Post-amputation Phantom Limb Pain clinical trials at University of California Health
2 in progress, 0 open to eligible people
Cryoanalgesia to Treat Post-Amputation Phantom Limb Pain: A Department of Defense Funded Multicenter Study
Sorry, in progress, not accepting new patients
When a limb is severed, pain perceived in the part of the body that no longer exists often develops and is called "phantom limb" pain. Unfortunately, phantom pain goes away in only 16% of afflicted individuals, and there is currently no reliable definitive treatment. The exact reason that phantom limb pain occurs is unclear, but when a nerve is cut-as happens with an amputation-changes occur in the brain and spinal cord that actually increase with worsening phantom pain. These abnormal changes may often be corrected by putting local anesthetic-called a "nerve block"-on the injured nerve, effectively keeping any "bad signals" from reaching the brain with a simultaneous resolution of the phantom limb pain. However, when the nerve block resolves after a few hours, the phantom pain returns. But, this demonstrates that the brain abnormalities-and phantom pain-that occur with an amputation are not necessarily fixed, and may be dependent upon the "bad" signals being sent from the injured nerve(s), suggesting that a very long peripheral nerve block-lasting many months rather than hours-may permanently reverse the abnormal changes in the brain, and provide definitive relief from phantom pain. A prolonged nerve block lasting a few months may be provided by freezing the nerve using a process called "cryoneurolysis". The ultimate objective of the proposed research study is to determine if cryoanalgesia is an effective treatment for intractable post-amputation phantom limb pain. The proposed research study will include subjects with an existing lower extremity amputation who experience intractable daily phantom limb pain. A single ultrasound-guided treatment of cryoneurolysis (or sham block-determined randomly like a flip of a coin) will be applied to the target nerve(s) involved with the phantom pain. Although not required, each subject may return four months later for the alternative treatment (if the first treatment is sham, then the second treatment would be cryoneurolysis) so that all participants have the option of receiving the active treatment. Subjects will be followed for a total of 12 months with data collected by telephone.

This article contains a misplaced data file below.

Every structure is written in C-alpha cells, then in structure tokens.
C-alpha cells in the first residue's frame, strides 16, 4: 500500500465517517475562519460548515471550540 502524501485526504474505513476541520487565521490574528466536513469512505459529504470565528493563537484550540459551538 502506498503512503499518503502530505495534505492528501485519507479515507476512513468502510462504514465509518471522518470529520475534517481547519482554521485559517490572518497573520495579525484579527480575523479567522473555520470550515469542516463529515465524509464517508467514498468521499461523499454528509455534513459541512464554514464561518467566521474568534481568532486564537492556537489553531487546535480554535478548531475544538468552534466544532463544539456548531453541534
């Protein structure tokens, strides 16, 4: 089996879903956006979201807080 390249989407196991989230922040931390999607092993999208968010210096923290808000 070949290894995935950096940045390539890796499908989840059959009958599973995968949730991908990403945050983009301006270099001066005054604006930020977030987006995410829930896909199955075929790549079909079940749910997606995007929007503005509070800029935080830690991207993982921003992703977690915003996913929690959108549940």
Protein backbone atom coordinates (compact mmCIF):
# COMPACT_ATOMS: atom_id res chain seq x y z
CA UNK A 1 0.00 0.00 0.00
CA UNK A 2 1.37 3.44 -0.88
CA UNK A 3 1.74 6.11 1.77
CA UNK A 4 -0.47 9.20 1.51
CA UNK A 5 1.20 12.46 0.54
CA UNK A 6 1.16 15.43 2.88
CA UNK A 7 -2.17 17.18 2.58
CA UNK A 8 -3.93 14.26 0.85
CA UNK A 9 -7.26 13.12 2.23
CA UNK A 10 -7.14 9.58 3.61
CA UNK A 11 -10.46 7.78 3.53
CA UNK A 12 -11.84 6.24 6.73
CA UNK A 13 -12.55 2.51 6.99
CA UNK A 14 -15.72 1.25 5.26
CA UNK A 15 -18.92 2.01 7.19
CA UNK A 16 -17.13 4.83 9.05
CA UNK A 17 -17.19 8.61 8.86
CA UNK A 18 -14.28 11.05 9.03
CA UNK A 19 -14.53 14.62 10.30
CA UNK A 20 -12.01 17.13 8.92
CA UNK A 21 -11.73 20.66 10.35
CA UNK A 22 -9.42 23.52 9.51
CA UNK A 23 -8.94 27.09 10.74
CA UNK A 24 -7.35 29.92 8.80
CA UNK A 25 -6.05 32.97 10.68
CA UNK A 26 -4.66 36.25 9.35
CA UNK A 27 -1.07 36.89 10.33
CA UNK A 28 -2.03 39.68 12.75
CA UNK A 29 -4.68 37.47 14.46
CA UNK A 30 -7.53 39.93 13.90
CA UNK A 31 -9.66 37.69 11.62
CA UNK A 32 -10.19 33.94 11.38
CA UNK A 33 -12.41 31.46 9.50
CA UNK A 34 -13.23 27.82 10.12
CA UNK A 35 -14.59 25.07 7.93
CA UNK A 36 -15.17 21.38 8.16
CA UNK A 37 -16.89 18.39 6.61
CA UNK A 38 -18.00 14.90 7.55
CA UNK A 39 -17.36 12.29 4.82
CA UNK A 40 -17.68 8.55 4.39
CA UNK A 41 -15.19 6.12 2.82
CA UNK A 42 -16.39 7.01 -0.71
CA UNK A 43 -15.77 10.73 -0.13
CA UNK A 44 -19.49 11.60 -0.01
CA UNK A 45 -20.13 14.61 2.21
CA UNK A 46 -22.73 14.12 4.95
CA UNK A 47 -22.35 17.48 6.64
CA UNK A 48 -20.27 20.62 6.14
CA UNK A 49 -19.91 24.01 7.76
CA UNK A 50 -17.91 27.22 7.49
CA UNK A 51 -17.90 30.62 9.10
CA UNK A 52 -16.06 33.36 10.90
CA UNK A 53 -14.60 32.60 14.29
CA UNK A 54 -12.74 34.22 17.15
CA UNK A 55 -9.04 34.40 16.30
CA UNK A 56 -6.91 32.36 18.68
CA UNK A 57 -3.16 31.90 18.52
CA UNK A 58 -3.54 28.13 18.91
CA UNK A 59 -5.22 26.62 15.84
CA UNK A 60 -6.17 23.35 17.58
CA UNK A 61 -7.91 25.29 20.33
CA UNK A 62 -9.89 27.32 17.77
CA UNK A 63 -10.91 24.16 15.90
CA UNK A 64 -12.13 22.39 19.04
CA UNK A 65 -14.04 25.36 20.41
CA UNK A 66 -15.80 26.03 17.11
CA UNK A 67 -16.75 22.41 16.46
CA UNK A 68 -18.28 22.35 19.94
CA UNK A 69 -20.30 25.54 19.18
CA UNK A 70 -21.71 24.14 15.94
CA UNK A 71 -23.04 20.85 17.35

Improving Postamputation Functioning by Decreasing Phantom Pain With Perioperative Continuous Peripheral Nerve Blocks: A Department of Defense Funded Multicenter Study
Sorry, accepting new patients by invitation only
When a limb is amputated, pain perceived in the part of the body that no longer exists often develops, called "phantom limb" pain. The exact reason that phantom limb pain occurs is unclear, but when a nerve is cut-as happens with an amputation-changes occur in the brain and spinal cord that are associated with persistent pain. The negative feedback-loop between the injured limb and the brain can be stopped by putting local anesthetic-called a "nerve block"-on the injured nerve, effectively keeping any "bad signals" from reaching the brain. A "continuous peripheral nerve block" (CPNB) is a technique providing pain relief that involves inserting a tiny tube-smaller than a piece of spaghetti-through the skin and next to the target nerve. Local anesthetic is then introduced through the tiny tube, which bathes the nerve in the numbing medicine. This provides a multiple-day block that provides opioid-free pain control with no systemic side effects, and may prevent the destructive feedback loop that results in phantom limb pain following an amputation. We propose a multicenter, randomized, triple-masked (investigators, subjects, statisticians), placebo-controlled, parallel arm, human-subjects clinical trial to determine if a prolonged, high-concentration (dense), perioperative CPNB improves post-amputation physical and emotional functioning while decreasing opioid consumption, primarily by preventing chronic phantom limb pain.